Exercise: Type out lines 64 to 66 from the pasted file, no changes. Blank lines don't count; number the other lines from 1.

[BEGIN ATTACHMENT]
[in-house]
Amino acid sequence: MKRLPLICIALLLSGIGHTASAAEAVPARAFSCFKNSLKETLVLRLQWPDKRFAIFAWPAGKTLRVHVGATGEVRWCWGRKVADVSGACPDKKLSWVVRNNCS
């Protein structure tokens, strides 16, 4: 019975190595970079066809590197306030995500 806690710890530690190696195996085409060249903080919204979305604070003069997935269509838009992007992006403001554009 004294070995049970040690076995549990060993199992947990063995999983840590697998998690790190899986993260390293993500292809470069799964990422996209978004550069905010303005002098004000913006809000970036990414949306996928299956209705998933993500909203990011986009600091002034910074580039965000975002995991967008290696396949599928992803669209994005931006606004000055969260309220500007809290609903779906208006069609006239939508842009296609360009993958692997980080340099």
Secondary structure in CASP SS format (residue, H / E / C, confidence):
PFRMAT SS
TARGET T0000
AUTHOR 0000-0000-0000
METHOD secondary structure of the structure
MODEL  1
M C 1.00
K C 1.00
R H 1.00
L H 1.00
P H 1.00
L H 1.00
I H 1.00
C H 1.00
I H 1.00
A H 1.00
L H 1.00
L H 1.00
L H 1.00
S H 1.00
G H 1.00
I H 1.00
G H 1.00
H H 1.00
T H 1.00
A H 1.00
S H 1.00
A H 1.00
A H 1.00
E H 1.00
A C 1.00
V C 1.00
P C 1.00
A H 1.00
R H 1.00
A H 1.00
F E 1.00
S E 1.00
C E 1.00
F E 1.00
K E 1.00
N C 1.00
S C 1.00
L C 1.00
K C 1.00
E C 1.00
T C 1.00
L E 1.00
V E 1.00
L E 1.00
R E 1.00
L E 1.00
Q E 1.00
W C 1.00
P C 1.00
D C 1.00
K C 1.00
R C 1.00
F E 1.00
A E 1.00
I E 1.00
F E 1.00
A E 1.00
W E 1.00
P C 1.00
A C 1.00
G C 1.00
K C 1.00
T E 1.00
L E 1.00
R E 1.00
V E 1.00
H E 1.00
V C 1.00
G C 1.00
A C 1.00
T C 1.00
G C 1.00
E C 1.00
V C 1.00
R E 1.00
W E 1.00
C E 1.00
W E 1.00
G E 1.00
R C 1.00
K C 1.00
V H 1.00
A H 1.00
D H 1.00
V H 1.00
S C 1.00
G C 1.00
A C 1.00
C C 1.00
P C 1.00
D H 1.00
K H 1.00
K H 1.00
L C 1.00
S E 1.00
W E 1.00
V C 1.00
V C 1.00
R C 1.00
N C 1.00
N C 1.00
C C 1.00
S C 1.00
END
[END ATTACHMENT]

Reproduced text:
I E 1.00
F E 1.00
A E 1.00